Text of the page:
Tuesday, March 10, 2009

Baron Lear and Rick Dering

These are the two main characters of my Irish story as adults.

Four Leaf Clover

The Emerald Shamrock

The County of Kent, England, 1802

The Frog-child, the Snake-child, and the Man of la Mancha

A strong blow to the head knocked Rick to the ground. “Ha! I have vanquished thee, knight!” bellowed his attacker.

“Dem it, John! Can you try not to kill me, for a change? It’s only a game!” shot back Rick as he rubbed his sore skull, his thick brown hair clutched tightly in his fingers. “That’s the third time you’ve knocked me over the head today!”

The boys were both about twelve years old, though John was clearly quite well-built for a boy his age and Rick was comparatively diminutive.

“Come along, Rick. I was the windmill. I was supposed to knock your block off. That’s the way the story goes, doesn’t it?” said John throwing his thick mane of black hair back away from his eyes with a cocky shake of his head.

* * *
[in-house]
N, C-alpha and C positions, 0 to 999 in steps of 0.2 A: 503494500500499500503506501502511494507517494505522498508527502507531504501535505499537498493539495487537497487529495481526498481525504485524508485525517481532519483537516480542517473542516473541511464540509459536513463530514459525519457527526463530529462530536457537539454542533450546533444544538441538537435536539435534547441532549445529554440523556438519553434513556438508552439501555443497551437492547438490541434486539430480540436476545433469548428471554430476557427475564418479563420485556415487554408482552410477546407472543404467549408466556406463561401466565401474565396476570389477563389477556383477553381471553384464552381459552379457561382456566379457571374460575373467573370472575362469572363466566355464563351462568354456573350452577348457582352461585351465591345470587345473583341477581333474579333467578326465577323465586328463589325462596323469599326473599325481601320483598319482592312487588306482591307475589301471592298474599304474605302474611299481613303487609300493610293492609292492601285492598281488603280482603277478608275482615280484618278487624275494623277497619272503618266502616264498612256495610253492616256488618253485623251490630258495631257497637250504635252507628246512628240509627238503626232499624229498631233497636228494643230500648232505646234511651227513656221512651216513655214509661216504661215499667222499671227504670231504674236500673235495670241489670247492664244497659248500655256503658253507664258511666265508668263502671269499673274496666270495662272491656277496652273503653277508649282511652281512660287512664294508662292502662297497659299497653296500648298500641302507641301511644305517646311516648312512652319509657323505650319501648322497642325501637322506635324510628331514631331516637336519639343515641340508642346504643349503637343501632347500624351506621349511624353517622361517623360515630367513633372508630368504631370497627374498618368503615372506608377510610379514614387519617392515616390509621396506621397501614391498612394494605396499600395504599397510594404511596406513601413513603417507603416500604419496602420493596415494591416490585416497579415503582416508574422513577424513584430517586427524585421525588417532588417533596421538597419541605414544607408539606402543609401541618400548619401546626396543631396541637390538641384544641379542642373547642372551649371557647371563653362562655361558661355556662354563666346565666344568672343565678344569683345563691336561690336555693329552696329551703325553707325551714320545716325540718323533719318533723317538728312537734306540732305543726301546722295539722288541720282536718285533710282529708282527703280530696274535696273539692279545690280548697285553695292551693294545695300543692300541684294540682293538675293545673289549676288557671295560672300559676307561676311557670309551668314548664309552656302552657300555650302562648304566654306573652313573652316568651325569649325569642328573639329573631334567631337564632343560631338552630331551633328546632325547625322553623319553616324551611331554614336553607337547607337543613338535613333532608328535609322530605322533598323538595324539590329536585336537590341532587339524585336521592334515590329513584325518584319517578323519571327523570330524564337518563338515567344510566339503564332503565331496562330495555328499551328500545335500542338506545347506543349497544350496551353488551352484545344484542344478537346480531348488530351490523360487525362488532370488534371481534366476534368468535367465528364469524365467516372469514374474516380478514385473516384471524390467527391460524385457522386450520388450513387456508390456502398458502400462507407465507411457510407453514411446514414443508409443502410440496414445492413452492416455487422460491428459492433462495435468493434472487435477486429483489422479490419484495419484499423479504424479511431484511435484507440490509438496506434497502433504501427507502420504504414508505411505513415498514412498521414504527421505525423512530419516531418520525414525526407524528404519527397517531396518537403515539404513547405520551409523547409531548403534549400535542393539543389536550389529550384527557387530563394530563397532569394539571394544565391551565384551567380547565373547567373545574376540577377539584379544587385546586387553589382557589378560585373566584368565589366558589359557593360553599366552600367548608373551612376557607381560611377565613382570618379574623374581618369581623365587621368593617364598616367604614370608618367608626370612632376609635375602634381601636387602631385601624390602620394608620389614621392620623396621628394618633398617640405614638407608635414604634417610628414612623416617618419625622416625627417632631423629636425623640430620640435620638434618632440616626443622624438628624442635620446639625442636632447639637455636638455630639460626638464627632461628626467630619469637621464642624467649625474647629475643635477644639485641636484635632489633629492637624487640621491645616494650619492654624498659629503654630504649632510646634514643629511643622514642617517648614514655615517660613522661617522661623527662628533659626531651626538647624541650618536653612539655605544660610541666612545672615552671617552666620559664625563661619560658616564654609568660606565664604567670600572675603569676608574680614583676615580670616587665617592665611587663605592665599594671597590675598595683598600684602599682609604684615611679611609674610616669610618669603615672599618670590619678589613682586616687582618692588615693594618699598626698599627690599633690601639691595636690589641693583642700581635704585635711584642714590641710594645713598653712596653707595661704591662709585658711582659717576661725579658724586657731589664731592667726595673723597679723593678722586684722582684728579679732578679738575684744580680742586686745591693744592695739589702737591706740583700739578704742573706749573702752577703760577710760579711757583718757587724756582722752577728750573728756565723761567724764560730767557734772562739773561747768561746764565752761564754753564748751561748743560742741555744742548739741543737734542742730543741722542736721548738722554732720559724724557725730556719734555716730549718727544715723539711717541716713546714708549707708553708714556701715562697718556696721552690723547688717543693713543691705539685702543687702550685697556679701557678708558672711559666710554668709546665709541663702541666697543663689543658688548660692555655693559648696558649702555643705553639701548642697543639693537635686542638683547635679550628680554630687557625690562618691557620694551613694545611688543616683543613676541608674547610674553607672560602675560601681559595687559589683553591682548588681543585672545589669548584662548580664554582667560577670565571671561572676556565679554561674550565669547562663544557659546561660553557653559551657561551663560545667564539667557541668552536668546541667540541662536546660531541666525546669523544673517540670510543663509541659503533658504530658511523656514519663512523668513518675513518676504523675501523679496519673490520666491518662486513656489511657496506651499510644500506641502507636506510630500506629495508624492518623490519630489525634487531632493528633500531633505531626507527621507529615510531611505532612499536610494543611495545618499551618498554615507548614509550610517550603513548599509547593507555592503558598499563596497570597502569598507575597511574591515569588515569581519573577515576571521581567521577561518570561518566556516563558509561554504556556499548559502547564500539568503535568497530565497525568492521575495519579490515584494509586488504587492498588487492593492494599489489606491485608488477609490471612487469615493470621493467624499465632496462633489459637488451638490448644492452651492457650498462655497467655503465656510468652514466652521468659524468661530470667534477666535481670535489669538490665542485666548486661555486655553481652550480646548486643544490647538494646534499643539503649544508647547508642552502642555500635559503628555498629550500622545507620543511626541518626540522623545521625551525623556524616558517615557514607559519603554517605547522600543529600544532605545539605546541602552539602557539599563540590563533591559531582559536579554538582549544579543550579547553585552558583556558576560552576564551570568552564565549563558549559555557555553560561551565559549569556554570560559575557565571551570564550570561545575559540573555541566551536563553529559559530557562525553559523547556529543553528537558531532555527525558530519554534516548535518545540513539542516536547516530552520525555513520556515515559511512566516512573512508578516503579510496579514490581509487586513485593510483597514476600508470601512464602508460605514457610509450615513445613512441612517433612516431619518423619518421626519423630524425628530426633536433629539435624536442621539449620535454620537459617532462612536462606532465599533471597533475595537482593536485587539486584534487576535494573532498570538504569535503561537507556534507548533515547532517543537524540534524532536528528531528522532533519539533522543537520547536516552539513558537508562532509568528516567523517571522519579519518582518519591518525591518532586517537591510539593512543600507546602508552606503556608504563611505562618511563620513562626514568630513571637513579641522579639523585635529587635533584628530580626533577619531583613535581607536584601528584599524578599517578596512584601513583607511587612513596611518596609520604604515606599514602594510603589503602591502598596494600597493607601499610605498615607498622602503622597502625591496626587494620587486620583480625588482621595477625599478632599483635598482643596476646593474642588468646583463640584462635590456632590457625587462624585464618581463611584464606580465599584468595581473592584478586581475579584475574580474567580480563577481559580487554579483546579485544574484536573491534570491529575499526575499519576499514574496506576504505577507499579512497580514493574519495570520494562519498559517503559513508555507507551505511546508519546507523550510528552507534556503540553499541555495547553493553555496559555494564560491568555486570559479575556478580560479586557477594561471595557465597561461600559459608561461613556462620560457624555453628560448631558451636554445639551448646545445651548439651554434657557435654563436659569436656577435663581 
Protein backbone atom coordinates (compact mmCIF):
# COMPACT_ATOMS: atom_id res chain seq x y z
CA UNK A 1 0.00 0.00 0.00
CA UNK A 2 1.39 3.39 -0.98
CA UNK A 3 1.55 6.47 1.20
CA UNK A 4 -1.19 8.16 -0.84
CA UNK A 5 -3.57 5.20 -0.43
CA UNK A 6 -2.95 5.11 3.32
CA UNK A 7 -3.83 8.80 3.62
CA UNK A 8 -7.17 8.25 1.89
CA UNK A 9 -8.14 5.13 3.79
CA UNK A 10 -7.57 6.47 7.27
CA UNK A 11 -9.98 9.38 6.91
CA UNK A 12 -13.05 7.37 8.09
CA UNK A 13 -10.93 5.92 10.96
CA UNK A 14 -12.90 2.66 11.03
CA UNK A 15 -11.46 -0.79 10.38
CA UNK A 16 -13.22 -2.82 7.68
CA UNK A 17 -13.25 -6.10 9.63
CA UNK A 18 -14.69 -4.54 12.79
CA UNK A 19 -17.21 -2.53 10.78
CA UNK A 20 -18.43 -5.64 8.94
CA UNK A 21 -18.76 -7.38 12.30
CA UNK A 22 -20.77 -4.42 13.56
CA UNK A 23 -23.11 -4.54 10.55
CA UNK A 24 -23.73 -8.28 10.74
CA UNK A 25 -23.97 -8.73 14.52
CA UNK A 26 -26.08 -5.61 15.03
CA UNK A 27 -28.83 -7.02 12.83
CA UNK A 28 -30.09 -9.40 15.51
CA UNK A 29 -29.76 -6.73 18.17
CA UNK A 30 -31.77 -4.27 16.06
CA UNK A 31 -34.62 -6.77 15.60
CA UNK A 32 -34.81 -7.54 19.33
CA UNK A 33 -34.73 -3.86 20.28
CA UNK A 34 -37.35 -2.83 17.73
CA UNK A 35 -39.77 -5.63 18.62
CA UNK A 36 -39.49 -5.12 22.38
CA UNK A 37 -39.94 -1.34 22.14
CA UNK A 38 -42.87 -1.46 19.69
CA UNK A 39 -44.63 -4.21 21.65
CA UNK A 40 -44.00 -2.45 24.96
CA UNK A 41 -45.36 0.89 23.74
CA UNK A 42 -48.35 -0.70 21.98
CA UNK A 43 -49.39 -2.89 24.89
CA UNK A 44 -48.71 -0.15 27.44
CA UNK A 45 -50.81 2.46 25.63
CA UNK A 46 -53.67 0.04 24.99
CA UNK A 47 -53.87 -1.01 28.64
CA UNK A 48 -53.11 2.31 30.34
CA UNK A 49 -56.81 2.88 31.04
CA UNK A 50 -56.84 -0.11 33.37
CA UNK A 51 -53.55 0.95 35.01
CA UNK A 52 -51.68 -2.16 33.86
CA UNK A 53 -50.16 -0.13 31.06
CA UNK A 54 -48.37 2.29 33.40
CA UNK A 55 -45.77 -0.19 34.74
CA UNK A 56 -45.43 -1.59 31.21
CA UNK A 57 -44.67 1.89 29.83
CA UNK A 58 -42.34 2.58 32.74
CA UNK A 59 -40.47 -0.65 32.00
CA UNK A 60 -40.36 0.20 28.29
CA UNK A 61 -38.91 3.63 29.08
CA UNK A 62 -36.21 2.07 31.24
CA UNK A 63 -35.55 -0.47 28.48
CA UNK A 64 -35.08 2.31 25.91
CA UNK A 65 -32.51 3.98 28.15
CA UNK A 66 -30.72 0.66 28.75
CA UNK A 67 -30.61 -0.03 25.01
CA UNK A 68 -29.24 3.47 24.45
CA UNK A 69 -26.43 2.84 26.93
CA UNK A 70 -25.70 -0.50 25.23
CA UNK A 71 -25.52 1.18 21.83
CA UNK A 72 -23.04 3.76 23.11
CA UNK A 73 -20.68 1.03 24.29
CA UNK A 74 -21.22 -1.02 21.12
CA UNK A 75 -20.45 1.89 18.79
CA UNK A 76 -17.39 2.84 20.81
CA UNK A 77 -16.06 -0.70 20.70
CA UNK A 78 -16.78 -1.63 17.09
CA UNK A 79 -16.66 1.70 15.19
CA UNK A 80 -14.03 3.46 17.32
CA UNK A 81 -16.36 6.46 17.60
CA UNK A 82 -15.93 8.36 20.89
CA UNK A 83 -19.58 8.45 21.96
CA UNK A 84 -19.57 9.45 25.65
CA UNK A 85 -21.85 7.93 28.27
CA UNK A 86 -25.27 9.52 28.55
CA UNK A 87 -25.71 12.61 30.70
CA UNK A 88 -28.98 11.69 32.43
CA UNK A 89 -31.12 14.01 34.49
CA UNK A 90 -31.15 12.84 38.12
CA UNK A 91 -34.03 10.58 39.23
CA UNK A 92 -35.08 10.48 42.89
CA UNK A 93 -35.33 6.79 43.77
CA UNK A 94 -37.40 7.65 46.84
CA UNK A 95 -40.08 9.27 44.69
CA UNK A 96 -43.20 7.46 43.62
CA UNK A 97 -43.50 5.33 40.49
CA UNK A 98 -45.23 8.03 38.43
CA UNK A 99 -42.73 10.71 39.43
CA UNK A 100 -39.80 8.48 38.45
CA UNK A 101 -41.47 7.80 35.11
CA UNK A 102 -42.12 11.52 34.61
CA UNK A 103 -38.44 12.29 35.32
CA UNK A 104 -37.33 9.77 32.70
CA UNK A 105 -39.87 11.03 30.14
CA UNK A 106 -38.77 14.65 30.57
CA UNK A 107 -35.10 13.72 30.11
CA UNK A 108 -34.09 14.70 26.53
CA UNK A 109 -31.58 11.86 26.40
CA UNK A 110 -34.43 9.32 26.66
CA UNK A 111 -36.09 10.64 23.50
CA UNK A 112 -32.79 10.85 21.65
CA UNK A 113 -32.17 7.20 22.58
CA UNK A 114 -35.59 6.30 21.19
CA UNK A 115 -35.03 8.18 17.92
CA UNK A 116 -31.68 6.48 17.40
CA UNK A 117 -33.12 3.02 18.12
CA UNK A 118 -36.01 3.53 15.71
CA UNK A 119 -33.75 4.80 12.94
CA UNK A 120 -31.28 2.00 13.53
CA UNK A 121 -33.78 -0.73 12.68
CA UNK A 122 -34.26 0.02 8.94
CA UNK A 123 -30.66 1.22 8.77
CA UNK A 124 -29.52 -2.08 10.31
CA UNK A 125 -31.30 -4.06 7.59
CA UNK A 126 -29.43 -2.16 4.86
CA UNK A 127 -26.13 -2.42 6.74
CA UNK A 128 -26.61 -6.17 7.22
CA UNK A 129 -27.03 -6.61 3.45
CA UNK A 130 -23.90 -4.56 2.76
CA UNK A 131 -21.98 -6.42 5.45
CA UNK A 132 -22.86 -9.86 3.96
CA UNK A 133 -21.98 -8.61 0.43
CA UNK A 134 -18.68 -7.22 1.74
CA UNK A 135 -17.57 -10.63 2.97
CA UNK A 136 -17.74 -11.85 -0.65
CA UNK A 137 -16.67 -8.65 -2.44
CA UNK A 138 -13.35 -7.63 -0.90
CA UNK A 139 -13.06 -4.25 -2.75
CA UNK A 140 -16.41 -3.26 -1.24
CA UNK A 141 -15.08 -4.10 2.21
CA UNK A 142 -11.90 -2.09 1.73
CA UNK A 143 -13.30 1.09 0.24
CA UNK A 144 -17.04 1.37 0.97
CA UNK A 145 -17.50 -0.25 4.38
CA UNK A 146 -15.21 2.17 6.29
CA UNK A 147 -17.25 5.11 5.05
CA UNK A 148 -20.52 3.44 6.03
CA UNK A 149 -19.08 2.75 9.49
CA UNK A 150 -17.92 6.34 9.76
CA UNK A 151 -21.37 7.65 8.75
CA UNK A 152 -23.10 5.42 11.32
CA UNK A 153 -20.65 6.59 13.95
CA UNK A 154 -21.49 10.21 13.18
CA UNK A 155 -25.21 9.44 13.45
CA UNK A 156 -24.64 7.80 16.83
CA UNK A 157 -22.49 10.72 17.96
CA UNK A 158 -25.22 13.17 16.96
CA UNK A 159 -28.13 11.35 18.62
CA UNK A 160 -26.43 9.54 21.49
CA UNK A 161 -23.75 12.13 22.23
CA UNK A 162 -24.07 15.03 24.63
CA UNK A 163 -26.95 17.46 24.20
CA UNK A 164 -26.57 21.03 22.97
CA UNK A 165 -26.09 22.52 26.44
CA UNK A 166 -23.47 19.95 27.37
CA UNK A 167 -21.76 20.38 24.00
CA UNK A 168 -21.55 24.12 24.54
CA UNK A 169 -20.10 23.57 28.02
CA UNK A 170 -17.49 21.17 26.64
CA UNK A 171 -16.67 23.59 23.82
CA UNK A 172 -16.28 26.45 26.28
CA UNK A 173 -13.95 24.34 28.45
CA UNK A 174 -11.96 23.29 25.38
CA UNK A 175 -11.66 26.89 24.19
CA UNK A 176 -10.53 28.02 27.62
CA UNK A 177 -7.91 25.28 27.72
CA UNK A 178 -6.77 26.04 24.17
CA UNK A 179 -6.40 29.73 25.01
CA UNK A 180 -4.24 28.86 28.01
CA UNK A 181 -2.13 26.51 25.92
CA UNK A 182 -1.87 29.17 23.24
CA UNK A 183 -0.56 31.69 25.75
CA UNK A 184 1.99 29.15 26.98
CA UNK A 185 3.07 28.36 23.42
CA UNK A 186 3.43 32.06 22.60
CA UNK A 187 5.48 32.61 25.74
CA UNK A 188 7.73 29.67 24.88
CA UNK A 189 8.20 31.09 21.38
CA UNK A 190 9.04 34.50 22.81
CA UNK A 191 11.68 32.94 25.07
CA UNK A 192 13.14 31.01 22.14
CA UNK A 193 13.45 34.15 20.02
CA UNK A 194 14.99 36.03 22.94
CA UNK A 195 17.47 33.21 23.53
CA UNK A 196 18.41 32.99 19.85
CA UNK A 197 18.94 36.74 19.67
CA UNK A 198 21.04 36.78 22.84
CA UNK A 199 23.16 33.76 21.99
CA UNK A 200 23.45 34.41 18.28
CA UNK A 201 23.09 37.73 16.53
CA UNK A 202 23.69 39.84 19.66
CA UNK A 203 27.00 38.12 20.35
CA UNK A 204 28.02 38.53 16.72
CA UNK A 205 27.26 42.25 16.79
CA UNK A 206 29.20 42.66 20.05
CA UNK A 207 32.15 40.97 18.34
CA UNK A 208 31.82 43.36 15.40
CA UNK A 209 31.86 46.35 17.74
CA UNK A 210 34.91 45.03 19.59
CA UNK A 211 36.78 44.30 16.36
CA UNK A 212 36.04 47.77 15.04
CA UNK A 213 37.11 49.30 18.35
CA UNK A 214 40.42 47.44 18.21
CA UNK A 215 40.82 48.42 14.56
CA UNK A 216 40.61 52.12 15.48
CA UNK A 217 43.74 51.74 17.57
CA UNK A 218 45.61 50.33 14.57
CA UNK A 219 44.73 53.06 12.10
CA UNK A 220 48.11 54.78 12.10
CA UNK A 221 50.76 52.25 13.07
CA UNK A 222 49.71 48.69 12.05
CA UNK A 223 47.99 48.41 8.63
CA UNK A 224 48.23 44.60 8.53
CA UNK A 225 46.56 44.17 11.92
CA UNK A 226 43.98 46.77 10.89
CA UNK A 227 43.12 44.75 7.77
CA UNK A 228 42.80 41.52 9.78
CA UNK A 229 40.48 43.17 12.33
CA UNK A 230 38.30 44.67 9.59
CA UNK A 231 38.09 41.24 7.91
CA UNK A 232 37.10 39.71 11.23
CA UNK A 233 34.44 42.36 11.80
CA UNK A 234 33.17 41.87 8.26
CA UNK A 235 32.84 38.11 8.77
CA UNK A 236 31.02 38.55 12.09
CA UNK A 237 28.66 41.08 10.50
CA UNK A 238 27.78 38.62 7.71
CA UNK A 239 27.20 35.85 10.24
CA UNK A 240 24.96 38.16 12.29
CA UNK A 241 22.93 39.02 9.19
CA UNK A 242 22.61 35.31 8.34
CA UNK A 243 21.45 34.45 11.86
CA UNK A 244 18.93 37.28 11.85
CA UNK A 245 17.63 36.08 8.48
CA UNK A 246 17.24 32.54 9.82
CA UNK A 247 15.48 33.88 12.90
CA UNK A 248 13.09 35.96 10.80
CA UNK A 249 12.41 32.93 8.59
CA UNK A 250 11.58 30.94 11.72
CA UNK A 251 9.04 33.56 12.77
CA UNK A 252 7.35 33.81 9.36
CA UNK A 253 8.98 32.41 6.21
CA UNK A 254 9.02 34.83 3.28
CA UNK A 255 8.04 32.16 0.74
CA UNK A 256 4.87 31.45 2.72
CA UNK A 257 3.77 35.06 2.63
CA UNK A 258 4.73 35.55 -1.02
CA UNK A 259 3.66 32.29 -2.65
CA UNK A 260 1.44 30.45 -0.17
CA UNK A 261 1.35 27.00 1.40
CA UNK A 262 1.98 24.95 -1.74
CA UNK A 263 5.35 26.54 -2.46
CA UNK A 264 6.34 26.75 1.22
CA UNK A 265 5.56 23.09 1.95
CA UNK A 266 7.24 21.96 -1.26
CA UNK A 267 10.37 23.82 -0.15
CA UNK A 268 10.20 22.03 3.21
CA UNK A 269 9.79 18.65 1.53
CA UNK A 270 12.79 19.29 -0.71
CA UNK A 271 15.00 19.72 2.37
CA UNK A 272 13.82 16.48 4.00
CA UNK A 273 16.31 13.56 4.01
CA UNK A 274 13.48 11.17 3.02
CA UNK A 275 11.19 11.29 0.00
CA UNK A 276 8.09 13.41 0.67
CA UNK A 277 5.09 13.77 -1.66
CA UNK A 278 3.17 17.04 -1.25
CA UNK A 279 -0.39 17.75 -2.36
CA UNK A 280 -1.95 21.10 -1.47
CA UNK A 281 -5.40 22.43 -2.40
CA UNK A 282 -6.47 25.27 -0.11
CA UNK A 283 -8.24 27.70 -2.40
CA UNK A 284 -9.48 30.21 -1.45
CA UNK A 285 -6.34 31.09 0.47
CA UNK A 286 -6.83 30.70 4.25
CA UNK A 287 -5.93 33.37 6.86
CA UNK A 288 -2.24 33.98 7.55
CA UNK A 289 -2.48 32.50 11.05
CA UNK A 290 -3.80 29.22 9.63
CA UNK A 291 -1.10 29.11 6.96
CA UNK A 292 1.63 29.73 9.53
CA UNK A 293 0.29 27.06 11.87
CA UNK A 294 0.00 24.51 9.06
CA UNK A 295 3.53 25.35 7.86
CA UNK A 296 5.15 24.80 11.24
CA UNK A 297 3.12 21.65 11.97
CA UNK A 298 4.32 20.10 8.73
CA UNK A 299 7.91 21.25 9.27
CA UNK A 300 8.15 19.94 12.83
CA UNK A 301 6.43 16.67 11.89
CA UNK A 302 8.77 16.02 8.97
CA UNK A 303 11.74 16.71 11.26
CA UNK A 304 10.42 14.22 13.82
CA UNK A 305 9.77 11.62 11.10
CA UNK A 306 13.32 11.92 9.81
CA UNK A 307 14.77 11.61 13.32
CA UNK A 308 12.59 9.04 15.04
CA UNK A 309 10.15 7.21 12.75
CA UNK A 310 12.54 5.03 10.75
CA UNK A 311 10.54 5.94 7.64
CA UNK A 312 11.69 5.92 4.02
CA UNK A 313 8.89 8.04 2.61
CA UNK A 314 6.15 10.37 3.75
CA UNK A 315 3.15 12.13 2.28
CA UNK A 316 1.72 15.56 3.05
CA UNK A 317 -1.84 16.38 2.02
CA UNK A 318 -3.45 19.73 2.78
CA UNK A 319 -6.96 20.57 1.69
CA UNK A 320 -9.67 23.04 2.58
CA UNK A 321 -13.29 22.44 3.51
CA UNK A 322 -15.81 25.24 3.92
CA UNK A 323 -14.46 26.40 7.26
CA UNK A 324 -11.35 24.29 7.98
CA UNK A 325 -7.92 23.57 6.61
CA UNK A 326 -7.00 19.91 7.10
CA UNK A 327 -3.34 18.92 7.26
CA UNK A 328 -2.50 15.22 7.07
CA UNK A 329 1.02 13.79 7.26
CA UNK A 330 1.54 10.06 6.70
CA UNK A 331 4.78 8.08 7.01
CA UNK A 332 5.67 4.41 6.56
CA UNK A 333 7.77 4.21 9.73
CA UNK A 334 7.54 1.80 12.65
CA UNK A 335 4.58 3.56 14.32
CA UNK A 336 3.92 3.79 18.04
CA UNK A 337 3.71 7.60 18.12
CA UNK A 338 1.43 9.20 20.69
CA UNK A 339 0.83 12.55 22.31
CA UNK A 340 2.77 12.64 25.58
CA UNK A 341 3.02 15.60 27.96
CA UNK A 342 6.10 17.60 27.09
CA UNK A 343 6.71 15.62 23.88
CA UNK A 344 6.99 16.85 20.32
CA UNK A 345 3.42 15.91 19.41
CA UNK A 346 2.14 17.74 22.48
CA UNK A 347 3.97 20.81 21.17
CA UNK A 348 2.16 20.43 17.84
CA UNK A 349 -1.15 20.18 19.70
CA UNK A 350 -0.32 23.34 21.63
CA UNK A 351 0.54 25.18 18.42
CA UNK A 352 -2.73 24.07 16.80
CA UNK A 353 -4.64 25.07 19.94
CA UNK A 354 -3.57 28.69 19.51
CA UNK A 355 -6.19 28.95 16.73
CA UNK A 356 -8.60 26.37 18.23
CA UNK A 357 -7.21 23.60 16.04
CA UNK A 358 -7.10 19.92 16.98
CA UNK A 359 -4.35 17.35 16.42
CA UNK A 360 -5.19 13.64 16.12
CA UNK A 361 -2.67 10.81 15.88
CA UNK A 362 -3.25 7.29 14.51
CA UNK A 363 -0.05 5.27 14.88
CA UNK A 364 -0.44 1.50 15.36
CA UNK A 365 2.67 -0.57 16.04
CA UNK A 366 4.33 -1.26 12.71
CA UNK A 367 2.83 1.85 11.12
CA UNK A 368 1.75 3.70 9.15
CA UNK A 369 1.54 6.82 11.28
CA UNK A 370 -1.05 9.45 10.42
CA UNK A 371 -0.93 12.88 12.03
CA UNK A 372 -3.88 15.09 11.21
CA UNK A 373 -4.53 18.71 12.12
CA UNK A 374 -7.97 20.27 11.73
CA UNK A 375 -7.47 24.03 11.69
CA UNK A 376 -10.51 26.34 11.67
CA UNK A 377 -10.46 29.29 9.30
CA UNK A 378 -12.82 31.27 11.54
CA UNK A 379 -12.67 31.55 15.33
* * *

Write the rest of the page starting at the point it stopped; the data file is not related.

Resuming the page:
“Humph!” Rick snorted. “Fine. But do it again and I’ll trounce you!”

John laughed heartily at this. “I’d like to see you try.” The altercation ceased when John got a sudden idea. Spotting a stick the length of his arm on the ground, John adeptly placed his foot underneath it, kicked it up into the air, and caught it with a flourish. “What say we play at fencing?”

Rick thought a moment. “Fine. Just don’t poke my eye out, will you?” he sighed as he kneeled to choose his own weapon. “Can I be Robin Hood?”

“Perfect. That means I can be Prince John. I was named for Prince John you know.”